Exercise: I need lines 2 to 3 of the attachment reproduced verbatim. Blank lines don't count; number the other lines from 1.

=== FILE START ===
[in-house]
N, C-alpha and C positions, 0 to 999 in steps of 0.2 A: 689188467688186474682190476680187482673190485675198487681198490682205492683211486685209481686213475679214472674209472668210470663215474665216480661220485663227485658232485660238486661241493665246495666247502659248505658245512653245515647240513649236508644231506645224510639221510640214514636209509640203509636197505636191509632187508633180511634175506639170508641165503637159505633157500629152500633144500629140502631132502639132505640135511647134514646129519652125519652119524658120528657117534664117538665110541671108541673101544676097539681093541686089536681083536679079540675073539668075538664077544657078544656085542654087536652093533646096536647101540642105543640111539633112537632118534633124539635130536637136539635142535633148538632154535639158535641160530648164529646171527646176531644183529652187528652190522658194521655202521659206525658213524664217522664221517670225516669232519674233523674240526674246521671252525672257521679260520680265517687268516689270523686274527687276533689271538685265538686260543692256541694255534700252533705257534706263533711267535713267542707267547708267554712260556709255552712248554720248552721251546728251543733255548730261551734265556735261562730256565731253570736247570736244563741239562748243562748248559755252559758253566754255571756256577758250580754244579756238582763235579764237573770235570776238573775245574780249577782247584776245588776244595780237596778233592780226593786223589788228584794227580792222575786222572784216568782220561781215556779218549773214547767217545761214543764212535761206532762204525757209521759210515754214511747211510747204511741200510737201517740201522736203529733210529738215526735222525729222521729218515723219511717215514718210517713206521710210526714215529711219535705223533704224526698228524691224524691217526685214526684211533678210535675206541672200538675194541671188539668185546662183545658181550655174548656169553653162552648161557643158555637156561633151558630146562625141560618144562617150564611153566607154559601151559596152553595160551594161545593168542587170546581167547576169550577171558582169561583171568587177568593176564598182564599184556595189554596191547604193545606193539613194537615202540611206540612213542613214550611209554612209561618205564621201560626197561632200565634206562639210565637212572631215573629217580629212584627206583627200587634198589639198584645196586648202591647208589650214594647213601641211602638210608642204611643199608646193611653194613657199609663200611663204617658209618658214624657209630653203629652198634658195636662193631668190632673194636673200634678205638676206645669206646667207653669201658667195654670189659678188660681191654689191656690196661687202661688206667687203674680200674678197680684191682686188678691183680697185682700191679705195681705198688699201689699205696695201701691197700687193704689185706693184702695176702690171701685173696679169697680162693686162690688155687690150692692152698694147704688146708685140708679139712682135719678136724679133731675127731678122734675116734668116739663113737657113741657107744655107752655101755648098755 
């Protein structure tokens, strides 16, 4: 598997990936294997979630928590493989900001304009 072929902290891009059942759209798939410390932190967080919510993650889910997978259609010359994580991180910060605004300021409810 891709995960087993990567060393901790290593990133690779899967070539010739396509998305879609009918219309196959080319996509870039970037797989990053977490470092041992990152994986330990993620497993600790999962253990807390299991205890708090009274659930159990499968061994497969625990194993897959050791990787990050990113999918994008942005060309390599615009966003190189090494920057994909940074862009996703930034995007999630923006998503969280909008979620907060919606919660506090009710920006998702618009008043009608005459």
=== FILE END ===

N, C-alpha and C positions, 0 to 999 in steps of 0.2 A: 689188467688186474682190476680187482673190485675198487681198490682205492683211486685209481686213475679214472674209472668210470663215474665216480661220485663227485658232485660238486661241493665246495666247502659248505658245512653245515647240513649236508644231506645224510639221510640214514636209509640203509636197505636191509632187508633180511634175506639170508641165503637159505633157500629152500633144500629140502631132502639132505640135511647134514646129519652125519652119524658120528657117534664117538665110541671108541673101544676097539681093541686089536681083536679079540675073539668075538664077544657078544656085542654087536652093533646096536647101540642105543640111539633112537632118534633124539635130536637136539635142535633148538632154535639158535641160530648164529646171527646176531644183529652187528652190522658194521655202521659206525658213524664217522664221517670225516669232519674233523674240526674246521671252525672257521679260520680265517687268516689270523686274527687276533689271538685265538686260543692256541694255534700252533705257534706263533711267535713267542707267547708267554712260556709255552712248554720248552721251546728251543733255548730261551734265556735261562730256565731253570736247570736244563741239562748243562748248559755252559758253566754255571756256577758250580754244579756238582763235579764237573770235570776238573775245574780249577782247584776245588776244595780237596778233592780226593786223589788228584794227580792222575786222572784216568782220561781215556779218549773214547767217545761214543764212535761206532762204525757209521759210515754214511747211510747204511741200510737201517740201522736203529733210529738215526735222525729222521729218515723219511717215514718210517713206521710210526714215529711219535705223533704224526698228524691224524691217526685214526684211533678210535675206541672200538675194541671188539668185546662183545658181550655174548656169553653162552648161557643158555637156561633151558630146562625141560618144562617150564611153566607154559601151559596152553595160551594161545593168542587170546581167547576169550577171558582169561583171568587177568593176564598182564599184556595189554596191547604193545606193539613194537615202540611206540612213542613214550611209554612209561618205564621201560626197561632200565634206562639210565637212572631215573629217580629212584627206583627200587634198589639198584645196586648202591647208589650214594647213601641211602638210608642204611643199608646193611653194613657199609663200611663204617658209618658214624657209630653203629652198634658195636662193631668190632673194636673200634678205638676206645669206646667207653669201658667195654670189659678188660681191654689191656690196661687202661688206667687203674680200674678197680684191682686188678691183680697185682700191679705195681705198688699201689699205696695201701691197700687193704689185706693184702695176702690171701685173696679169697680162693686162690688155687690150692692152698694147704688146708685140708679139712682135719678136724679133731675127731678122734675116734668116739663113737657113741657107744655107752655101755648098755 
């Protein structure tokens, strides 16, 4: 598997990936294997979630928590493989900001304009 072929902290891009059942759209798939410390932190967080919510993650889910997978259609010359994580991180910060605004300021409810 891709995960087993990567060393901790290593990133690779899967070539010739396509998305879609009918219309196959080319996509870039970037797989990053977490470092041992990152994986330990993620497993600790999962253990807390299991205890708090009274659930159990499968061994497969625990194993897959050791990787990050990113999918994008942005060309390599615009966003190189090494920057994909940074862009996703930034995007999630923006998503969280909008979620907060919606919660506090009710920006998702618009008043009608005459």